Lessons From the Cardinals

Cami and I love nature. We’ll take 30 minutes to watch a caterpillar eat on a leaf, or a spider spin-wrap its prey, or a toad hide in the grass.

By far, our favorite nature activity is bird watching.

Lately, we’ve seen numerous cardinals. God’s been whispering encouragement to my weary heart through these beautiful red birds:

*Some food is better than other food.*
A bird feeder hangs in the dogwood tree in front of my house. One year, I kept it filled with sunflower seed because the bird seed bag said sunflower seed would attract songbirds.

The songbirds showed up. But so did the squirrels. The feeder is supposed to be squirrel-proof, but the sunflower seed was an incentive for the squirrels to live dangerously. The squirrel (Cami called them all “Chippy”) shimmied out onto the branch that holds the feeder. When Chippy reached the spot over the hanging birdfeeder, he launched himself toward the ground. On his way down, he grabbed the perch at the bottom of the feeder with his paw (sometimes the front one, most often the back one) and pulled himself up to the feeder. Then he wrapped himself around the feeder and munched away on the sunflower seed.

You have to admire that out-of-the-box thinking, don’t you?

I was filling the bird feeder with sunflower seed every other day–not because I wanted to watch squirrel acrobats, but because there were indeed beautiful visitors to the now-Chippy feeder: goldfinch, titmice, chickadees, purple finches, and cardinals. The local chipmunks and sparrows enjoyed the seed detritus underneath the feeder as well. I didn’t begrudge Chippy his well-earned snacks; it’s just that I’d rather watch birds and chipmunks.

So I tried a different kind of birdseed: safflower seed. Guess what? Chippy didn’t like it. So the seed lasted longer in the feeder. I saw more cardinals than ever before in my life. They came in, ate their fill, then swooped up to the dogwood branch and sang their songs. Maybe they were letting all their friends know the Chippy-buffet had been converted and was again songbird-welcoming.

In Cami’s world, some learning environments were better than other learning environments. Our church’s homeschool co-op didn’t work for us in her earlier years because the structure and class sizes hit all her hidden disability buttons, which triggered all my rescue instincts, so everyone went home agitated and exhausted. Her best learning environments included kinesthetic activities with simultaneous visual input and clear auditory input with room to stop the activity if she needed to ask questions or tell someone a Pokemon fact she was thinking.

I came to realize that it was up to me to create those effective learning spaces for Cami because her struggles with crowds so drastically affected her learning processes. Now as we navigate her finishing high school studies and asking the what’s-next questions, I have to trust that I’ve taught her the most effective “food” for her best learning environments, and where to find those places and tools for herself.

*The best way to learn a song is to sing it.*

I love to sit and watch birds from my home office window. A few weeks ago, I watched a male cardinal high up in the tulip poplar behind the fence. While the tree branches swayed in the swift breeze, I discerned three parts of his song. (Do the females sing? I wonder.) What made the bird’s song change? Was he adjusting to the breeze, finding his footing on the branches as they moved in the wind?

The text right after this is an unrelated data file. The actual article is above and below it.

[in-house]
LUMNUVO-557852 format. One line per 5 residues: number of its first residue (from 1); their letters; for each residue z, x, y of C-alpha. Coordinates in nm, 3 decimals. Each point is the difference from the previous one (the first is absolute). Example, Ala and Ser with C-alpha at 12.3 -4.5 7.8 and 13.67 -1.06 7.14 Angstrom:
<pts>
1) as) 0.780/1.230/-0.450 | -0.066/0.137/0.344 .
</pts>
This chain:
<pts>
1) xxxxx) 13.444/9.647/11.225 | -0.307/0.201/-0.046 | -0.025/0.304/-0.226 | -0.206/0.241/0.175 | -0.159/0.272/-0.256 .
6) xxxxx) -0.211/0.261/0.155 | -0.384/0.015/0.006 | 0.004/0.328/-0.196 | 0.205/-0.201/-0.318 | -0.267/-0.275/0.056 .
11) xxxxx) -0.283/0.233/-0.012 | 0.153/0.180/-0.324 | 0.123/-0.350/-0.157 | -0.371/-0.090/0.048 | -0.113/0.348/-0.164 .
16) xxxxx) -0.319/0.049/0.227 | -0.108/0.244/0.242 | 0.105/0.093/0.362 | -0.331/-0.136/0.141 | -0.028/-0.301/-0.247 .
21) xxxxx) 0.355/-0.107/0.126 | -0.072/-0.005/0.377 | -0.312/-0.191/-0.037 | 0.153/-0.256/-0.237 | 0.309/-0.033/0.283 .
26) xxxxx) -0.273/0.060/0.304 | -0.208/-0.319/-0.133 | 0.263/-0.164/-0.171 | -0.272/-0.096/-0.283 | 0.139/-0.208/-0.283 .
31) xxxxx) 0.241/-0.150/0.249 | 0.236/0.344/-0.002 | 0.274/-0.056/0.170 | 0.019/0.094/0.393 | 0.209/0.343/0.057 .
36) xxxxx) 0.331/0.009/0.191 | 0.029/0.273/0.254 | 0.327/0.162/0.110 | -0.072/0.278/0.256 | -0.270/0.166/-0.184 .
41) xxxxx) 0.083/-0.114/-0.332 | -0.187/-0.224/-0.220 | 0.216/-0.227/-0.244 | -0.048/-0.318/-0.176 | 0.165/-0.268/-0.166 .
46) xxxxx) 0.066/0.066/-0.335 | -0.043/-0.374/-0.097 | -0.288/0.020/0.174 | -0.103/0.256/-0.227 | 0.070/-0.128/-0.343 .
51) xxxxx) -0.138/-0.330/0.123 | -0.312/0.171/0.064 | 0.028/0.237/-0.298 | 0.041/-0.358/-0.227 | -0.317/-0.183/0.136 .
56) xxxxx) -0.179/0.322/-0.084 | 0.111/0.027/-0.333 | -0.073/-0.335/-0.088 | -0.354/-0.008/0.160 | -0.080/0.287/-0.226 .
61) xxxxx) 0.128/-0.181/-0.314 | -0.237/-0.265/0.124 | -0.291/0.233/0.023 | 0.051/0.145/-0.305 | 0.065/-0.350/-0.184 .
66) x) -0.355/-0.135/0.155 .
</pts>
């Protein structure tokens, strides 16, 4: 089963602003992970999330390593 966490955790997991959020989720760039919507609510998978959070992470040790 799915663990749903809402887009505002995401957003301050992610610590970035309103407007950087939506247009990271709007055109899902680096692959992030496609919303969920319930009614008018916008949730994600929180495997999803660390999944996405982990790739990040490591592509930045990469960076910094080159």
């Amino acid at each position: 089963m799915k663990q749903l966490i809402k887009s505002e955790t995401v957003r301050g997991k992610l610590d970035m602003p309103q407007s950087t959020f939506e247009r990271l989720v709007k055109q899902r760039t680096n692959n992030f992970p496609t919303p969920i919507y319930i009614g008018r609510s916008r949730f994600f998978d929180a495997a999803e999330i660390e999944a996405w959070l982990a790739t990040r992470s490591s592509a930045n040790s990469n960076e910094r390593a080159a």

Whatever he was doing, he was singing. Loudly. I noticed that he was a juvenile, not quite totally red, mostly dark gray with a red head. I thought, “That young whippersnapper has the right idea! I should have his courage.”

We should all have his courage. The “right idea” = sing for all we’re worth (which is a lot) + don’t worry about what others think of our singing. Our homeschool life doesn’t look like anyone else’s homeschool life. It never has. But we learn so much that we would never grasp if we had to learn it in the traditional classroom style.

*All I have to do is take the next step.*

Some days, I spend huge amounts of minutes just watching the cardinal activity in the front of my house. Spring keeps the mamma cardinals busy.  I saw a female cardinal in the parking lot, hopping along with a bundle of twigs in her mouth. She must have hopped for a good five minutes, all the while with those twigs in her mouth. (So maybe they don’t sing—with all those twigs in the way. . .)

I thought, “Wow. She isn’t thinking about her husband’s upcoming business travel. She isn’t thinking about the church schedule for next week. She isn’t thinking about the homeschool plan for tomorrow. She’s just making a nest now because that’s what time it is: spring is egg-laying time, and egg-laying needs a nest.” She was so busy, hopping about, taking only the next step. She wasn’t fluffing the nest yet because she was still building it. There’ll be plenty of time to fluff it later, when she’s sitting on those eggs in her sturdily and timely built nest.

Thank You, Jesus, for the lessons You teach us through Your creation. Open our eyes, our ears, and our hearts to understand what You’re saying to us. Oh, how we need You, Lord.

All my children will be taught by the LORD,
and great will be their peace.
I am a servant of the LORD, and
this promise is my heritage.
(Isaiah 54:13, 17)

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